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PC's aren't that different from a lot of us: They just sit around all day getting flabby. So if you want to squeeze another year out of your machine--or even retrofit it with Windows Vista in '07--there's no better time to put it on a regular program of tuning up and toning up.
I don't know your machine personally, of course. But even if it isn't bogged down with Trojans and spyware (as so many are), just the way Windows goes about its business will pack flab on the fastest hunk of hardware. A PC's Registry can get cluttered with outdated keys that waste processor cycles and have marginally useful or even harmful proc-esses in system memory. Just one day of computing will thoroughly fragment a C: drive. And out-of-shape PCs are more likely to be pushed around by hackers.
We've covered the security aspect before, so let's fast-forward through that discussion: Run Windows Update regu-larly and use ZoneAlarm Internet Security Suite as well as Mozilla's Firefox browser and its Thunderbird e-mail editor. Install Lavasoft Ad-Aware and Spybot-S&D to nuke new bugs that sneak through your firewall. You may even need a specific tool like Trend Micro's CWShredder for some strains. ZoneAlarm is $50 (all prices street); the rest are free.
As for keeping your PC in shape, we're not talking about triathlon shape, which would mean spending half your workdays on computer maintenance. But if your computer is going to load Windows and browse the web without wheezing, its disks, memory and Windows Registry need regular tuneups.
Whose PC Is It?
Theoretically, you control what gets put onto your hard drives and into system memory by clicking icons. But in reality, the only PC property rights you have are those you're prepared to enforce--which has become pretty complicated since you signed up for broadband.
A lot of programs and web pages today treat your PC as though they own it. Remember that "I accept the license agreement" button? They consider that carte blanche to load whatever self-serving processes they want, hold onto as much RAM as they can and, when unloaded, leave behind a Fourth of July weekend's worth of litter.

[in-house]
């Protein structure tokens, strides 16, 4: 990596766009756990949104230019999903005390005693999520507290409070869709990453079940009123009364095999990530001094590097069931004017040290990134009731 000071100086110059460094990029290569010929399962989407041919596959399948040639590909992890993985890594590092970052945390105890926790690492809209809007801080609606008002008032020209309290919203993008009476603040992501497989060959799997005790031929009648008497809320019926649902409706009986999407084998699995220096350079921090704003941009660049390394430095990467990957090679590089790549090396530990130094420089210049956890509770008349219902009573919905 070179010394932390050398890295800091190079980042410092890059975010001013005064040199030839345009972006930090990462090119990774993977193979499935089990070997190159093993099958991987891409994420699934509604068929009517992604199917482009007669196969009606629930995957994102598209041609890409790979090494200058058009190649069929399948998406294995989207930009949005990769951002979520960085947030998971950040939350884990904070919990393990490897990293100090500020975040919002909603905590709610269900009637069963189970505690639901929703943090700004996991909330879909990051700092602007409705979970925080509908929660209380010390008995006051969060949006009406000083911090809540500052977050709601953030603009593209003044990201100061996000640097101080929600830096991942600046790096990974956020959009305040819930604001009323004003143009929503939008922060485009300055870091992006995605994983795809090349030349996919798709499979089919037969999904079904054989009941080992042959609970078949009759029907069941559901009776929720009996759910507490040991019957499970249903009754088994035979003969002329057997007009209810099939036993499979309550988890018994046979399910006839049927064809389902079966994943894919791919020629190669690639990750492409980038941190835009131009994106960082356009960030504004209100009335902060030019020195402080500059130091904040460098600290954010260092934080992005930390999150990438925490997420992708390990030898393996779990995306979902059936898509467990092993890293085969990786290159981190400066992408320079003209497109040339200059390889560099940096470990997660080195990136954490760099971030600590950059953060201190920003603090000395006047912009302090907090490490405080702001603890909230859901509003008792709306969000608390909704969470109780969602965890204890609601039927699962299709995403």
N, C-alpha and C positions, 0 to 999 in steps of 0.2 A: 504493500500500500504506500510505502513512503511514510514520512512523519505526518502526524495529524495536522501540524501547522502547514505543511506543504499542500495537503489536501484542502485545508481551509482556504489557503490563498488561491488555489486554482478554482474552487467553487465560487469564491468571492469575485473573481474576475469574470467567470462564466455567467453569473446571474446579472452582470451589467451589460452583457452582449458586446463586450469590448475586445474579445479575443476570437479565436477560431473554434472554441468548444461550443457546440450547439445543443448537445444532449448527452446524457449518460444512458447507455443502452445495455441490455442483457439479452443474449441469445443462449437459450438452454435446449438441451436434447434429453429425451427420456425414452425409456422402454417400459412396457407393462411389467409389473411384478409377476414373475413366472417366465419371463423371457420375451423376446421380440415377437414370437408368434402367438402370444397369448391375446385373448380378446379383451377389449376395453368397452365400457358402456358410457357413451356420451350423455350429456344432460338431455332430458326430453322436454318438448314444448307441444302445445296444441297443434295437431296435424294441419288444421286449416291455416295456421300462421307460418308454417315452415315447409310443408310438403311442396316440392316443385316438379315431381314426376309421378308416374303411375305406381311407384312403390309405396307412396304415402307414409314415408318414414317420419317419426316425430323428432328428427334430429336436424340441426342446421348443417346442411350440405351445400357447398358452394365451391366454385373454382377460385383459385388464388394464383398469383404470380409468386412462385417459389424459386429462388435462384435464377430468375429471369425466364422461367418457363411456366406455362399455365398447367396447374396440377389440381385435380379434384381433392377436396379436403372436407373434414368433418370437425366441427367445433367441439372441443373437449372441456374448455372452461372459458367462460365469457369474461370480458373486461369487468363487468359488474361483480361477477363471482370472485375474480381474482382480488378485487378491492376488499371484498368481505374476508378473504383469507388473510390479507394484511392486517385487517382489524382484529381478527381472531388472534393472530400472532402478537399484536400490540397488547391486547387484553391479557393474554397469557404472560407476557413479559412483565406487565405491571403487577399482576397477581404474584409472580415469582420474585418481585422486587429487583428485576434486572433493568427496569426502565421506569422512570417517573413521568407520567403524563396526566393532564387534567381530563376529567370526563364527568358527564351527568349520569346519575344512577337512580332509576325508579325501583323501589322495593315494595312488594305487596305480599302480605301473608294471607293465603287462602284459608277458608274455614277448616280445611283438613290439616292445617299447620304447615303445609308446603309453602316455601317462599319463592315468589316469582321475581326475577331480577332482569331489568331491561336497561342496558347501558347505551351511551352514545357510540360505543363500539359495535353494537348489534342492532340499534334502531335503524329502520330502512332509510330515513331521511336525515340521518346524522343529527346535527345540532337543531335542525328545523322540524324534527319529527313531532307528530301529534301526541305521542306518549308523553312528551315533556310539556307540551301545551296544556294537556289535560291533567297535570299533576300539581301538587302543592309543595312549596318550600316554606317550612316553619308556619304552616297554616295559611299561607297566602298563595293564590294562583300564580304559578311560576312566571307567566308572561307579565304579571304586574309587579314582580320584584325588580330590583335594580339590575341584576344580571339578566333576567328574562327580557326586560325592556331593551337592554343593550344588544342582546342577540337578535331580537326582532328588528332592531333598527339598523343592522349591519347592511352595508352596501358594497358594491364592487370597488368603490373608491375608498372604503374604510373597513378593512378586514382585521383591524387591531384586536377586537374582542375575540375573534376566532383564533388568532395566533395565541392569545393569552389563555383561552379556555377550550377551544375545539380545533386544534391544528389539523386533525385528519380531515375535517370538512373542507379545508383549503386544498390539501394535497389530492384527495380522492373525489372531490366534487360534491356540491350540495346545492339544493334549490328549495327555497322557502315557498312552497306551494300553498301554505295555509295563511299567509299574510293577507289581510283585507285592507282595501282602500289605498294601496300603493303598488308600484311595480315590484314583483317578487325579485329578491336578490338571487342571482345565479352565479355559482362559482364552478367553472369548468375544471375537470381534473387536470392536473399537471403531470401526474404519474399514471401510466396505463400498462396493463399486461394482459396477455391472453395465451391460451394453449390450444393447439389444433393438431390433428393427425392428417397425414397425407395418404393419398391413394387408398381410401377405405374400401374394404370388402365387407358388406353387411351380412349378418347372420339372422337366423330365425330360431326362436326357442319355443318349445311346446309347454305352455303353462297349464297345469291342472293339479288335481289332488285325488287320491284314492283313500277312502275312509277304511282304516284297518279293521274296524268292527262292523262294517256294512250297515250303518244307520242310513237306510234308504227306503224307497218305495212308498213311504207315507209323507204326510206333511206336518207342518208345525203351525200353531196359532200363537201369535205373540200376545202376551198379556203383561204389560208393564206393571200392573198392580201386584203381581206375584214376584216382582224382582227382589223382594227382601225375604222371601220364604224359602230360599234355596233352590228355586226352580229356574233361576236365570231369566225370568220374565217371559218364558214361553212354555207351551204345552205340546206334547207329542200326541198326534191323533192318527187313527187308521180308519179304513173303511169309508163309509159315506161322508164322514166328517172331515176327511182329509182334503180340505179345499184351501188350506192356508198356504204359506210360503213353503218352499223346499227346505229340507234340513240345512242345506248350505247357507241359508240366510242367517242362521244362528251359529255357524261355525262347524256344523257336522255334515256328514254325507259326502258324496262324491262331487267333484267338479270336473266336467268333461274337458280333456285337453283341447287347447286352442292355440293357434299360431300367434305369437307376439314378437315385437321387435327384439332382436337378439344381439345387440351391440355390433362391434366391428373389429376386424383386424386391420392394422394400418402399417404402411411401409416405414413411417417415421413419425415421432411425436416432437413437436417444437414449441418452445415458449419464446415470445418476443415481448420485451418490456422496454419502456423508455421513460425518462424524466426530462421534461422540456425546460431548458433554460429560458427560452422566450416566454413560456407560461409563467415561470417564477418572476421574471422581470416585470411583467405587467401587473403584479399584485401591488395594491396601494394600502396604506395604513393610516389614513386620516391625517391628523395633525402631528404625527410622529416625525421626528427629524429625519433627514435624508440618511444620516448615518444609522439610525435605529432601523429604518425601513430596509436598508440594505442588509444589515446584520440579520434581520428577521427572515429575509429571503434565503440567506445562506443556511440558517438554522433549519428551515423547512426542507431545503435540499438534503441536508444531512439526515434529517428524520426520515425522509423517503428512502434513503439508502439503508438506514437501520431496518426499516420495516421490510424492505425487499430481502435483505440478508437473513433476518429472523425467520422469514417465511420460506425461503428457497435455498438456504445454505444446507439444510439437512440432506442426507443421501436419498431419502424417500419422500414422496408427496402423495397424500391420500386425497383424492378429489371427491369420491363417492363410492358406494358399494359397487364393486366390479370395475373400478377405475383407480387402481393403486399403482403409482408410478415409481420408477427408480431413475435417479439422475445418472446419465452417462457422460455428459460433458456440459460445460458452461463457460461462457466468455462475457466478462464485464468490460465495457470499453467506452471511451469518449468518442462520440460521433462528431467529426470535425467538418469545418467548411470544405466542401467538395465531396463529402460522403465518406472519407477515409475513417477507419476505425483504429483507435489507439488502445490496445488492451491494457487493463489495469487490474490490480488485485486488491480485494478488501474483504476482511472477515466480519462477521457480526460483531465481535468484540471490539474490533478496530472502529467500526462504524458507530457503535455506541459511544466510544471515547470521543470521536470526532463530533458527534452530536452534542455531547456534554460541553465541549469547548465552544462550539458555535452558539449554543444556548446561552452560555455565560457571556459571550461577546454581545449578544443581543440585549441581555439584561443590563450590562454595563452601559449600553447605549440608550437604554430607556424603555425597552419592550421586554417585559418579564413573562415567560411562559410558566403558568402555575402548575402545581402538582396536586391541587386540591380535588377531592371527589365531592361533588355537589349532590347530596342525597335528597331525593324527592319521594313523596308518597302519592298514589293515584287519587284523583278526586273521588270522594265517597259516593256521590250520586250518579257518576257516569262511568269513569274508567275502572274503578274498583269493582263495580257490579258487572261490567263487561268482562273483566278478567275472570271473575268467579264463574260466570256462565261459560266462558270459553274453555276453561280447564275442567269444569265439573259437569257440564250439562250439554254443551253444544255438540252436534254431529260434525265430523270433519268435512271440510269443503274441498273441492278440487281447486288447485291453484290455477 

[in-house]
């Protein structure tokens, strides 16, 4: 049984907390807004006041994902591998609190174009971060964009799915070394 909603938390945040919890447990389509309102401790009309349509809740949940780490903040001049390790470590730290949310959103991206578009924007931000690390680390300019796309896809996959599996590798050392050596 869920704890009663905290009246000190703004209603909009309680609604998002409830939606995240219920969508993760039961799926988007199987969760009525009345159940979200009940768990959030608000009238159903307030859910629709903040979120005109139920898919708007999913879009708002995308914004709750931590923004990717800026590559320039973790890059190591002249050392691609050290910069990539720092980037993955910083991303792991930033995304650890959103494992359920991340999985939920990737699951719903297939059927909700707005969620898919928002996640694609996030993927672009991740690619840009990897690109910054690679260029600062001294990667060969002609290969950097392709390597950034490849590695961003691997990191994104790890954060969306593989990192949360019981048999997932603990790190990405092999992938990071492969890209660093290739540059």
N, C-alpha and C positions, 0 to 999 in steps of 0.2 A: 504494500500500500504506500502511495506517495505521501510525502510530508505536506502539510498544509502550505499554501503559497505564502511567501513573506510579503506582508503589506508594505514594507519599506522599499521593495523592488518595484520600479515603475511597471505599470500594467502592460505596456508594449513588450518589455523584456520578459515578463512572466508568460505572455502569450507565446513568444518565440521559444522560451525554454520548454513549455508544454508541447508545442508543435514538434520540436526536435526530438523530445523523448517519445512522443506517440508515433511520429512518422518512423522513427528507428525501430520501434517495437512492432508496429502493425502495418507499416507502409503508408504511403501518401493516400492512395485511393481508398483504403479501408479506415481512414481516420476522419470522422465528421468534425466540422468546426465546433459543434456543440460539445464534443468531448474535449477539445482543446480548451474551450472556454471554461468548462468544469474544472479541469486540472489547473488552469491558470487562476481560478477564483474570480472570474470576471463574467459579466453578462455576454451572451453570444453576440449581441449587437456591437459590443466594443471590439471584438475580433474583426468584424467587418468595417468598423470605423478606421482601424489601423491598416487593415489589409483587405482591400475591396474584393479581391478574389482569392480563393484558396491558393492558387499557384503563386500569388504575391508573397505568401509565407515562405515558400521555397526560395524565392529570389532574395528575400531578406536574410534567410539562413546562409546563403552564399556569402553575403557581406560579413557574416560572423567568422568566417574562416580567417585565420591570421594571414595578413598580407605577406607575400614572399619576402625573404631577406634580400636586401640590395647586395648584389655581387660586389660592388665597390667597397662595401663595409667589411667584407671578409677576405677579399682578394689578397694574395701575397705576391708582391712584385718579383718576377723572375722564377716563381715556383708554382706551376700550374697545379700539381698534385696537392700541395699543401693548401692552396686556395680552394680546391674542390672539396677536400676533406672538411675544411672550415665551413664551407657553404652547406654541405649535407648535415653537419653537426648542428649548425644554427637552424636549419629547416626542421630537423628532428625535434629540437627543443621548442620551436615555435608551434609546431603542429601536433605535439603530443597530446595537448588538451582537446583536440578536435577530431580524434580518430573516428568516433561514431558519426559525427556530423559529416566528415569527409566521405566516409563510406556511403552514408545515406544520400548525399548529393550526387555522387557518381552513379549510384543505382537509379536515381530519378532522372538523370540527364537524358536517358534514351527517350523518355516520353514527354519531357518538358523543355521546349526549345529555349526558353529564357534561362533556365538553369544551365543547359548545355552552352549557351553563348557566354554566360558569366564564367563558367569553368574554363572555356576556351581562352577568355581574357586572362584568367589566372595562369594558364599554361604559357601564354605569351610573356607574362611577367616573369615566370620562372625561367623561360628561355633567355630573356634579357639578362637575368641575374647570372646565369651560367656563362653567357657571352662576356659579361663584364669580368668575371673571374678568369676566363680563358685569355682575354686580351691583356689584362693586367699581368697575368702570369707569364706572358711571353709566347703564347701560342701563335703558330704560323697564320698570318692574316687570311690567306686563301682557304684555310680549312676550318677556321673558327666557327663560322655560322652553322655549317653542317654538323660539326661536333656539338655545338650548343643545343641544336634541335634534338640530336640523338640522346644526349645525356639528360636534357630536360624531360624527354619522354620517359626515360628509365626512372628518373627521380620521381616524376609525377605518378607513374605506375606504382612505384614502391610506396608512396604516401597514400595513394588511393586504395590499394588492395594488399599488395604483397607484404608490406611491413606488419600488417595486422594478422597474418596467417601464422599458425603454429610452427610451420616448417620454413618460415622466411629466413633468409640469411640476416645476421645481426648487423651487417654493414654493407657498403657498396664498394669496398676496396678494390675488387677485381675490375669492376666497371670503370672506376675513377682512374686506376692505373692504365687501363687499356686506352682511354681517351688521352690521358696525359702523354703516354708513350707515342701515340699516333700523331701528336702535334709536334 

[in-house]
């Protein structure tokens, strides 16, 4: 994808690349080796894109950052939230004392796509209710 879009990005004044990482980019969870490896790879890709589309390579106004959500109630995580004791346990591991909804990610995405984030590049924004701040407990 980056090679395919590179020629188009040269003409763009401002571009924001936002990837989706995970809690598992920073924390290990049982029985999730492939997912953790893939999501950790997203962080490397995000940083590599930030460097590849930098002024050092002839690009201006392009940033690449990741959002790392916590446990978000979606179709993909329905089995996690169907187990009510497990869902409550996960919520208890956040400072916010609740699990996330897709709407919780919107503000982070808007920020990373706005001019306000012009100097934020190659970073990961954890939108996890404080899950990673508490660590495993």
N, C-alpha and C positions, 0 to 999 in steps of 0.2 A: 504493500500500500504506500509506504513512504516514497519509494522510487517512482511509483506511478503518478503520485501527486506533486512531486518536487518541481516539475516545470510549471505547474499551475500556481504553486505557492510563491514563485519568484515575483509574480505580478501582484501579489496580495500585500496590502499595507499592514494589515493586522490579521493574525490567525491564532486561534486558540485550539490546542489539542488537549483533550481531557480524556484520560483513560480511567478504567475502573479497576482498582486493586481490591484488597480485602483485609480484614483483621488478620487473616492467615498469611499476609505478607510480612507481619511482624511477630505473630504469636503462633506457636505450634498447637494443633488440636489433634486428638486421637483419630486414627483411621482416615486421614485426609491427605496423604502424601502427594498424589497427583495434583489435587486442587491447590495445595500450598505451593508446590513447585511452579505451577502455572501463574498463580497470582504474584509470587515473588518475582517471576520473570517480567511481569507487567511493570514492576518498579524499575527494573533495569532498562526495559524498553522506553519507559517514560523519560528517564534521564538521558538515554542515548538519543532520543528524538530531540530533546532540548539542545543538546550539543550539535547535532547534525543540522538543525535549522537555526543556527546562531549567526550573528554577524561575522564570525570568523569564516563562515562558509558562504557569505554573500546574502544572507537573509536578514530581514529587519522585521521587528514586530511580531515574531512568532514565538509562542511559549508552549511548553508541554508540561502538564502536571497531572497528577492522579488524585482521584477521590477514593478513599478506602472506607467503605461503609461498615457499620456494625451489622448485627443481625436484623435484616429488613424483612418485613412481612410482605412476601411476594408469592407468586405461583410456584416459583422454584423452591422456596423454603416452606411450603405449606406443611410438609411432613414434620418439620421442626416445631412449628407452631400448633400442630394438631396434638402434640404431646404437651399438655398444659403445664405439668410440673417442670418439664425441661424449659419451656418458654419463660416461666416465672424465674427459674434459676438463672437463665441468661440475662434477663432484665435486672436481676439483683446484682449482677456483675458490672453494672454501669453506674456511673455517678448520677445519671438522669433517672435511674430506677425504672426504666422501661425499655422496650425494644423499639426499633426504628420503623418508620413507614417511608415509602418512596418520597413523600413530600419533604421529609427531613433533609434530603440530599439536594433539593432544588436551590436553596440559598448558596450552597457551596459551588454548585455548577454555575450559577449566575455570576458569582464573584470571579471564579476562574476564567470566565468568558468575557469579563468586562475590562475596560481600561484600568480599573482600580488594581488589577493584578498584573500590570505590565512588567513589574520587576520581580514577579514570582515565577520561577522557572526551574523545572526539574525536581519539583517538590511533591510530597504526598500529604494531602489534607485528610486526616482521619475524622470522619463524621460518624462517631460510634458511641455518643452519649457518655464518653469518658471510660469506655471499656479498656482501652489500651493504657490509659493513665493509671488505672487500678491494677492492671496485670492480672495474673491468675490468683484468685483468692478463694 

You shouldn't have to spend your time policing your machine, but if you don't, you're going to be exploited. As with security, start with a good general-purpose suite like Symantec's $70 Norton SystemWorks 2006 or Iolo's $50 System Mechanic 6. Both are jumbo toolboxes of scanners and utilities that will root out and fix 95 percent of your PC snafus, and you can choose whether they do it en masse or one problem at a time.
It's My Process
Just for fun, I ran a couple of PCs for several weeks without maintenance to see how much plaque would build up. Norton's scanners uncovered 118 invalid ActiveX entries, three invalid application paths, five missing file extensions, seven invalid help files, 38 broken shortcuts and 10 missing shared files on one. System Mechanic found a similar complement of system snarls on the other, along with 430MB of unneeded Windows and internet files. Both C: drives were a mess, and one had about 200MB worth of system memory tied up by processes whose applications were no longer running.
With a couple of mouse clicks, both suites had most of that junk swept out and Registry and RAM tuned so programs could load and unload cleanly. Some jobs, like disk diagnosis and optimization, are better addressed individually so you can determine the which, when and how. In fact, even though you could schedule most maintenance tasks to run automatically at off-peak times, that's not a good idea. Any program that can change a PC the way these suites can needs supervision.
It can seem foreign at first, but over time, these scanners and sweepers will help you get to know what's going on behind your foreground applications. Launch Windows Task Manager (press Ctrl-Alt-Del) and you'll see that every machine has a couple dozen strange-sounding processes running all the time. Which are Windows services, which belong to your applications, and which are potentially harmful strangers?
Task Manager won't say. But the alternative process viewers in System Mechanic and SystemWorks can help you decipher them. Problems vary, so you may also need Codestuff's Starter and HijackThis--a shareware pair favored by blogs and forums that helps solve parasite problems.
I wish you just needed to buy one program and push one button. But it's 2007, the bad guys are clever, and you can't afford not to keep up. There's no such thing as being fat and happy anymore.
These sites help you figure out what's necessary, what's safe and what's not.
- Shieldsup!: This Gibson Research site will probe your perimeter every which way to tell whether yours shields are UP!
- Tech Support Forum: Got a question? Someboy in this geek nation should have the answer.
- Winguides:Support forums and other technical resources maintained by PC Tools, publisher of several PC tuneup utilities.
- Spywareinfo:Volunteer sysops will hold your hand while you remove spyware and other bric-a-brac from system memory.
- Spyware Warrior: A list of what's naughty and what's nice out there.
Mike Hogan is Entrepreneur's technology editor.